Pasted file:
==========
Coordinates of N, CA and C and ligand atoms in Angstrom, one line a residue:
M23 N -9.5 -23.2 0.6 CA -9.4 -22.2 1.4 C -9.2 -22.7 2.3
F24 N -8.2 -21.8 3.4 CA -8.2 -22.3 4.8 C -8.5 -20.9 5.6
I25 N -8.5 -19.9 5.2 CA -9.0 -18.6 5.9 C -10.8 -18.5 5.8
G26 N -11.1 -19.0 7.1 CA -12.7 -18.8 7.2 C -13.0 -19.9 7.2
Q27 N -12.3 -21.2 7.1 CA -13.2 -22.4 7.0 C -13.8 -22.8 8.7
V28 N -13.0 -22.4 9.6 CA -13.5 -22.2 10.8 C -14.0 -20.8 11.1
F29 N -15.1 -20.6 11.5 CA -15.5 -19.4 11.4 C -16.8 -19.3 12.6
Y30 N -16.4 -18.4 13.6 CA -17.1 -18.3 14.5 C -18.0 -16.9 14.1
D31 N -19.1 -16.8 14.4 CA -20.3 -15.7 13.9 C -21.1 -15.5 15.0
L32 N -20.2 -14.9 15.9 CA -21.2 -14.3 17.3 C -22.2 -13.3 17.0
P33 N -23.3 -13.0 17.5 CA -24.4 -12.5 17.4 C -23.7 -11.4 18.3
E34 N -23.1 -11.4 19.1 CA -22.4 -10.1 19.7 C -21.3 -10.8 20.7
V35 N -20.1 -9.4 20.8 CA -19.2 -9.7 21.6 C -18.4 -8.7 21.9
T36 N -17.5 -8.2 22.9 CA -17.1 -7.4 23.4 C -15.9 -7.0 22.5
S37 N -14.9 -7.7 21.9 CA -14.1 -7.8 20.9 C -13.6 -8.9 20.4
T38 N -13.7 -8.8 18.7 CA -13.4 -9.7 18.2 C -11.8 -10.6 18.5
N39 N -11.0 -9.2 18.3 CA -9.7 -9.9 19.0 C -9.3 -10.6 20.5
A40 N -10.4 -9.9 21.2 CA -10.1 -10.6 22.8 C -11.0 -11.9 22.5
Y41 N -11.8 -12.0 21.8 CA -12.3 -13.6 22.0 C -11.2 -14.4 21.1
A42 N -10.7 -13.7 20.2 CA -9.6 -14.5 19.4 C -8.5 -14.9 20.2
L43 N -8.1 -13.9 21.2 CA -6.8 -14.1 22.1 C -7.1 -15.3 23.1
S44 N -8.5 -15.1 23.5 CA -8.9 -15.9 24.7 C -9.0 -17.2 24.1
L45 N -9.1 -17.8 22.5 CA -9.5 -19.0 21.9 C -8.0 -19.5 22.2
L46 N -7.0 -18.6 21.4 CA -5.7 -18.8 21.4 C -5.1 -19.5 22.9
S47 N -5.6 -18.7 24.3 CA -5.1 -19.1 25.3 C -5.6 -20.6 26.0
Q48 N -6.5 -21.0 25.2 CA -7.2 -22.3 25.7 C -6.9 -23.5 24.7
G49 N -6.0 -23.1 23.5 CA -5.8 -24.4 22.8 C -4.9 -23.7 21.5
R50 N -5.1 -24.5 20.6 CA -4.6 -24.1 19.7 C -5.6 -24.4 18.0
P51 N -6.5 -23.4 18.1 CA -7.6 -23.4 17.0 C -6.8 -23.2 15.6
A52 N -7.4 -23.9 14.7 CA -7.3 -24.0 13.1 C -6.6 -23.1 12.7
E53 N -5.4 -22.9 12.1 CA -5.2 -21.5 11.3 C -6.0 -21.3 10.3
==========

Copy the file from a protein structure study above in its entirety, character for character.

Coordinates of N, CA and C and ligand atoms in Angstrom, one line a residue:
M23 N -9.5 -23.2 0.6 CA -9.4 -22.2 1.4 C -9.2 -22.7 2.3
F24 N -8.2 -21.8 3.4 CA -8.2 -22.3 4.8 C -8.5 -20.9 5.6
I25 N -8.5 -19.9 5.2 CA -9.0 -18.6 5.9 C -10.8 -18.5 5.8
G26 N -11.1 -19.0 7.1 CA -12.7 -18.8 7.2 C -13.0 -19.9 7.2
Q27 N -12.3 -21.2 7.1 CA -13.2 -22.4 7.0 C -13.8 -22.8 8.7
V28 N -13.0 -22.4 9.6 CA -13.5 -22.2 10.8 C -14.0 -20.8 11.1
F29 N -15.1 -20.6 11.5 CA -15.5 -19.4 11.4 C -16.8 -19.3 12.6
Y30 N -16.4 -18.4 13.6 CA -17.1 -18.3 14.5 C -18.0 -16.9 14.1
D31 N -19.1 -16.8 14.4 CA -20.3 -15.7 13.9 C -21.1 -15.5 15.0
L32 N -20.2 -14.9 15.9 CA -21.2 -14.3 17.3 C -22.2 -13.3 17.0
P33 N -23.3 -13.0 17.5 CA -24.4 -12.5 17.4 C -23.7 -11.4 18.3
E34 N -23.1 -11.4 19.1 CA -22.4 -10.1 19.7 C -21.3 -10.8 20.7
V35 N -20.1 -9.4 20.8 CA -19.2 -9.7 21.6 C -18.4 -8.7 21.9
T36 N -17.5 -8.2 22.9 CA -17.1 -7.4 23.4 C -15.9 -7.0 22.5
S37 N -14.9 -7.7 21.9 CA -14.1 -7.8 20.9 C -13.6 -8.9 20.4
T38 N -13.7 -8.8 18.7 CA -13.4 -9.7 18.2 C -11.8 -10.6 18.5
N39 N -11.0 -9.2 18.3 CA -9.7 -9.9 19.0 C -9.3 -10.6 20.5
A40 N -10.4 -9.9 21.2 CA -10.1 -10.6 22.8 C -11.0 -11.9 22.5
Y41 N -11.8 -12.0 21.8 CA -12.3 -13.6 22.0 C -11.2 -14.4 21.1
A42 N -10.7 -13.7 20.2 CA -9.6 -14.5 19.4 C -8.5 -14.9 20.2
L43 N -8.1 -13.9 21.2 CA -6.8 -14.1 22.1 C -7.1 -15.3 23.1
S44 N -8.5 -15.1 23.5 CA -8.9 -15.9 24.7 C -9.0 -17.2 24.1
L45 N -9.1 -17.8 22.5 CA -9.5 -19.0 21.9 C -8.0 -19.5 22.2
L46 N -7.0 -18.6 21.4 CA -5.7 -18.8 21.4 C -5.1 -19.5 22.9
S47 N -5.6 -18.7 24.3 CA -5.1 -19.1 25.3 C -5.6 -20.6 26.0
Q48 N -6.5 -21.0 25.2 CA -7.2 -22.3 25.7 C -6.9 -23.5 24.7
G49 N -6.0 -23.1 23.5 CA -5.8 -24.4 22.8 C -4.9 -23.7 21.5
R50 N -5.1 -24.5 20.6 CA -4.6 -24.1 19.7 C -5.6 -24.4 18.0
P51 N -6.5 -23.4 18.1 CA -7.6 -23.4 17.0 C -6.8 -23.2 15.6
A52 N -7.4 -23.9 14.7 CA -7.3 -24.0 13.1 C -6.6 -23.1 12.7
E53 N -5.4 -22.9 12.1 CA -5.2 -21.5 11.3 C -6.0 -21.3 10.3